This weekend was Grub Street's Muse and the Marketplace workshop in Boston. I've never been before, but I'd always heard wonderful things about the program. I was not disappointed. My company, Kelley & Hall Book Publicity, was approached to be on the "Book Marketing and Promotion" panel. My sister Jocelyn did the Saturday panel and I was part of the Sunday panel. Not only did I hear how authors have taken their promotion into their own hands (Jenna Blum's story was very inspirational), but I also got the chance to connect with some amazing authors, editors, agents and people involved in the publishing industry.
The entire weekend was filled with parties and panels and networking with other writers and industry professionals. We were thrilled to spend time with some of the authors that we've worked with (Brunonia Barry and Lisa Genova), authors we would love to work with in the future (Trish Ryan, Julia Glass and Amy MacKinnon), and authors we've admired from afar and were excited to finally meet (Jonathan Franzen, Anita Shreve, Scott Heim, John Sedgwick and many, many others)!
As a debut author with a book coming out this summer, I was star struck most of the time. But as a publicist, I needed to remind myself that I was there as an industry professional. It's an unusual dichotomy.
It was hard not to gush when speaking to someone whose work I'd loved and read for years--I had to pinch myself when speaking with Anita Shreve and listening to her talk about the house that has served as a central character in her novels. It was surreal to be joking around with Jonathan Franzen about bird watching in Marblehead and my sister's liberal use of the word "literally" when she's nervous. (She literally said it more than ten times in the conversation.)
The thing that I loved most about the conference was that everyone was treated as a peer. We felt like we were all in this crazy world of publishing together. It wasn't like the intimidating behemoth of Book Expo America where you needed ten different forms of ID to get from room to room and a huge (invisible) barrier kept the authors shielded from the general public. Instead, everyone--from the struggling writer to the New York Times best-selling author--had come together to discuss the challenges of working in this industry, talking about our love of literature, regaling each other with anecdotes about mutual friends, and offering helpful tidbits on the business of writing and selling books.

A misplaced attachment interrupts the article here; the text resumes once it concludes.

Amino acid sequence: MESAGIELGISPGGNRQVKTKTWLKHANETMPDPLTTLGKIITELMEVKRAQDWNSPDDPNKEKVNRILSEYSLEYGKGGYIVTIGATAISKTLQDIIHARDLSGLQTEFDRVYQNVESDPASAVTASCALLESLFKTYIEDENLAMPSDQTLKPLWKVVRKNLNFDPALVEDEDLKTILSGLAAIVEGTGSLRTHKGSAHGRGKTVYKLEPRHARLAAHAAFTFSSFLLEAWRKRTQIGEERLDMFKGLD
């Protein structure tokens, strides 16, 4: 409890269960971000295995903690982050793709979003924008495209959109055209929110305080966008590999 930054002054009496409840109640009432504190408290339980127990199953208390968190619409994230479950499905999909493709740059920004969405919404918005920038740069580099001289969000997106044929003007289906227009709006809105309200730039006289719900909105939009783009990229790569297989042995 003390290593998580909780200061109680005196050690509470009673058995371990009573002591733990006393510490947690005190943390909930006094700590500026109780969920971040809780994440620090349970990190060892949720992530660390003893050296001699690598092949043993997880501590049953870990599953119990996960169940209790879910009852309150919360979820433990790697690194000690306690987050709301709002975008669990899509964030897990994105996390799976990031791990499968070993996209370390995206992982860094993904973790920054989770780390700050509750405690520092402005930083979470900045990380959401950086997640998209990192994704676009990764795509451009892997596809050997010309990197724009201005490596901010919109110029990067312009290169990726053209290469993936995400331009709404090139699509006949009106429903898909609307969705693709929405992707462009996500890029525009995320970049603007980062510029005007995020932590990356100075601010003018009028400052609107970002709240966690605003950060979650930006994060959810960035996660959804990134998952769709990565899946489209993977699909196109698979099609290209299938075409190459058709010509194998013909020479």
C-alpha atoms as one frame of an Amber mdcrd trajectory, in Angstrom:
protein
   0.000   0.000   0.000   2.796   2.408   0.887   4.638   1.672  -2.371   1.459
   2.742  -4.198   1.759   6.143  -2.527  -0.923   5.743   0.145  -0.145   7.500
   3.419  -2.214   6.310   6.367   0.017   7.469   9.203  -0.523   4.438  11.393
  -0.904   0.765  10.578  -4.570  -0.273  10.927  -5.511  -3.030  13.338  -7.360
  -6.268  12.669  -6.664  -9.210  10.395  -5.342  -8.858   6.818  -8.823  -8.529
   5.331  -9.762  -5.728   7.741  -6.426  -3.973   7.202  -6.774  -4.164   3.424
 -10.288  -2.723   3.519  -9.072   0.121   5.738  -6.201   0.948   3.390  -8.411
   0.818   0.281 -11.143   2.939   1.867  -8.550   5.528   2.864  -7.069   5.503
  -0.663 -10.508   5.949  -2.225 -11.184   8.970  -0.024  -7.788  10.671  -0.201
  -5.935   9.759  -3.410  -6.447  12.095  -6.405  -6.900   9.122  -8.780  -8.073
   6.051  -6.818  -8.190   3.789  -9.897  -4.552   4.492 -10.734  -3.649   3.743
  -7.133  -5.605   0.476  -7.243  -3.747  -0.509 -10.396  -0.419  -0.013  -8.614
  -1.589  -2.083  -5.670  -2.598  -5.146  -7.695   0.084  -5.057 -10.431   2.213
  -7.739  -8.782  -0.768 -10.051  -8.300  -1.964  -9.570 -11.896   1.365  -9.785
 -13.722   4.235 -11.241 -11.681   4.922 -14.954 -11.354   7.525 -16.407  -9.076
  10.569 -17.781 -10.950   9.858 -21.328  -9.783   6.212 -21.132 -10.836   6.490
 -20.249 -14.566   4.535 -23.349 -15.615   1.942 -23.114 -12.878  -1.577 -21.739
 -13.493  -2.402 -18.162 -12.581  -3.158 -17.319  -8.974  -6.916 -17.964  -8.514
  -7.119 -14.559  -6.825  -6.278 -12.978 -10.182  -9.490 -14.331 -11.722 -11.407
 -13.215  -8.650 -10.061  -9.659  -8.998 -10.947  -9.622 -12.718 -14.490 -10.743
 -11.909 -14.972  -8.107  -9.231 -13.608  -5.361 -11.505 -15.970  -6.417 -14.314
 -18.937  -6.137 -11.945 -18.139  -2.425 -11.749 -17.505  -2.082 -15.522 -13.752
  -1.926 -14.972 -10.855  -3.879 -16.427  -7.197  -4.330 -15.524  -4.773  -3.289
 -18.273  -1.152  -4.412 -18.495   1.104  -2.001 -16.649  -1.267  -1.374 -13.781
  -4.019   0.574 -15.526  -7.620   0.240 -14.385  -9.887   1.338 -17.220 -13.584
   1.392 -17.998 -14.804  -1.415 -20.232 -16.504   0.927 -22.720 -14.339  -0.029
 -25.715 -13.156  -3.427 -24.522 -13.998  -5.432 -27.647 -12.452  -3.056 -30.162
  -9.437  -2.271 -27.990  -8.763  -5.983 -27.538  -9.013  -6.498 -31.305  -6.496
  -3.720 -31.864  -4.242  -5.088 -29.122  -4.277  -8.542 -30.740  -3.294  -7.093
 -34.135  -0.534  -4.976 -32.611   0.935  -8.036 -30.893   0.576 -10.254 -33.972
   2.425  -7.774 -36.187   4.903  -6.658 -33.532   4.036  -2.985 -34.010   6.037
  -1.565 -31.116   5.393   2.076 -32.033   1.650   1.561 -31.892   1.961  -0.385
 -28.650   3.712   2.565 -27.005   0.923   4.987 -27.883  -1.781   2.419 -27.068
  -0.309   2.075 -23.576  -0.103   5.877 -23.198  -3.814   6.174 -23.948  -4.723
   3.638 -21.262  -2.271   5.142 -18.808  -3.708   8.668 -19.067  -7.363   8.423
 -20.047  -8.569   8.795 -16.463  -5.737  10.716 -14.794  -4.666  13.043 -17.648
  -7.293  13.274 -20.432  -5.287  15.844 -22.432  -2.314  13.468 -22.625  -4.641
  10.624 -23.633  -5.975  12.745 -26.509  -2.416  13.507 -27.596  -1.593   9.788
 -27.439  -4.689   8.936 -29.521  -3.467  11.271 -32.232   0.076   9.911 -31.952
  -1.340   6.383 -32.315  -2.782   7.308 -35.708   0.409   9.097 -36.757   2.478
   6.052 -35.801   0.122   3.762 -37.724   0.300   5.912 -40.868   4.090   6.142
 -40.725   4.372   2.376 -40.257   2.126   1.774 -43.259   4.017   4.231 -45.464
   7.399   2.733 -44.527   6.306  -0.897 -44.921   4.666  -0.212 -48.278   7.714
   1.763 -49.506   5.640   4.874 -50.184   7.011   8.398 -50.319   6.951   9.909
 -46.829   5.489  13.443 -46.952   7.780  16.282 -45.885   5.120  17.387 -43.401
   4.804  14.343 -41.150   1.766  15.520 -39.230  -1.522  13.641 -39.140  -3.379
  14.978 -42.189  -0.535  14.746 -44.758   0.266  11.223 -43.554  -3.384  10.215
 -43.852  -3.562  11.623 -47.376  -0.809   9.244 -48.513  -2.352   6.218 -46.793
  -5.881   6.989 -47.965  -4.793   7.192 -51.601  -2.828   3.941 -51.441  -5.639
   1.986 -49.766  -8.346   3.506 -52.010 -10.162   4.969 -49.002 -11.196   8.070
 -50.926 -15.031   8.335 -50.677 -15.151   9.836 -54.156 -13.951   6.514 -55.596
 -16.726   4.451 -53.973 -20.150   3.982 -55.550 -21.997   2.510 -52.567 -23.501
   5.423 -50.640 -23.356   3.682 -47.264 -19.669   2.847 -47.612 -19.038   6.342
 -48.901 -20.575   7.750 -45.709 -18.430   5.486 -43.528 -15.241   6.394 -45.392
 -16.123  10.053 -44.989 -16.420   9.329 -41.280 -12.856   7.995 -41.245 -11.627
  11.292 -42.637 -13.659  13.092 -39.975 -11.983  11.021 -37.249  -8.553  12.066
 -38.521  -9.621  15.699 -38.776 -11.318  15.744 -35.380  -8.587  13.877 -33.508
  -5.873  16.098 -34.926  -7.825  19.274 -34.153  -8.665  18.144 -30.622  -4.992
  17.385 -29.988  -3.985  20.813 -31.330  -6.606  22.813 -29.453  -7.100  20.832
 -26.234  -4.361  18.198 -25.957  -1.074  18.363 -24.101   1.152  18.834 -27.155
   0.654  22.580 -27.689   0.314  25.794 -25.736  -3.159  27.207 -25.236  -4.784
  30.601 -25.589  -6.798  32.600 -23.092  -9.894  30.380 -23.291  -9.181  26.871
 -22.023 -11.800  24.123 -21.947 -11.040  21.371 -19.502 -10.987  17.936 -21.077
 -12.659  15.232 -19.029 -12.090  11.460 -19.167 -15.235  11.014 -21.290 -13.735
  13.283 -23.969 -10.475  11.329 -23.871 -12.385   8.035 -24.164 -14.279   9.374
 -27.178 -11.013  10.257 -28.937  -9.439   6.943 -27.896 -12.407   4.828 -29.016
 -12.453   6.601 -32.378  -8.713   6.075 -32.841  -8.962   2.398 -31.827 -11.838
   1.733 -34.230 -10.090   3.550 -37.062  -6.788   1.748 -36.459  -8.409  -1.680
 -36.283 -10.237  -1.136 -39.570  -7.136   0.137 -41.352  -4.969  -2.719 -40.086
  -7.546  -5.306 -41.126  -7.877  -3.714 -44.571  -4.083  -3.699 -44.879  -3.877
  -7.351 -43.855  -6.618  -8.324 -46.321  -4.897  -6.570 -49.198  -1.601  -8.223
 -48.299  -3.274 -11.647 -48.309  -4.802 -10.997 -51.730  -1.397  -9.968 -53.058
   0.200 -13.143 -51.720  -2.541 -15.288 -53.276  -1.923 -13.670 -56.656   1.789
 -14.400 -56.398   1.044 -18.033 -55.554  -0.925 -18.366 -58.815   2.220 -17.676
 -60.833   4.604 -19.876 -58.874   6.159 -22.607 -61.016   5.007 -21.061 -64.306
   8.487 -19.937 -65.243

The climax of the event was definitely the keynote speech by Jonathan Franzen, who encouraged us to continue to clink our silverware because he didn't want to deprive us of our nourishment during his reading (during the Q&A he pointed out that he wished that he had eaten beforehand as well). His reading from his brilliant memoir/essay collection, The Discomfort Zone: A Personal History, evoked both laughter and tears from the audience. (Interestingly enough, this was one day before he labeled Michiko Kakutani, the lead reviewer of the New York Times, as the "Stupidest Person in New York" during a speech at Harvard. I'm curious if he's attempting to alienate the figureheads of both the literary world (Kakutani) and the commercial literary world (Oprah), and still manage to make a living as a writer in spite of it. He doesn't seem to be concerned about ruffling any feathers. (Despite his love of birdwatching, as he'd mentioned the night before over very strong Mojito-type drinks and potato-spiraled shrimp.)
During his reading, he described his attempt as a college student at using German literature to help him with his writing and how it helped him to see his family more clearly, and therefore allowing him to write about them without the veil of childhood altering his views. He mentioned that he wrote in his college journal the German phrase which he thought meant "I have written." What he actually wrote was the phrase, "I am written." Then, of course, all the obligatory Oprah questions were asked of him. I even went so far as to ask him what writers he would include in his own book club. He first answered that he'd let the other members of the book club decide for themselves, and then went on to mention Alice Munro, Peter Carey and his friend David Means. But what I really wanted to ask him was that after all of his success, his five books, numerous essays and twenty-five years as a writer, if he felt that he had finally been "written." Was he successful in using language and the written word to help him discover the answers that he sought throughout his life and his writings? I suppose he'll tell us eventually through his work.
Just not on Oprah. Literally.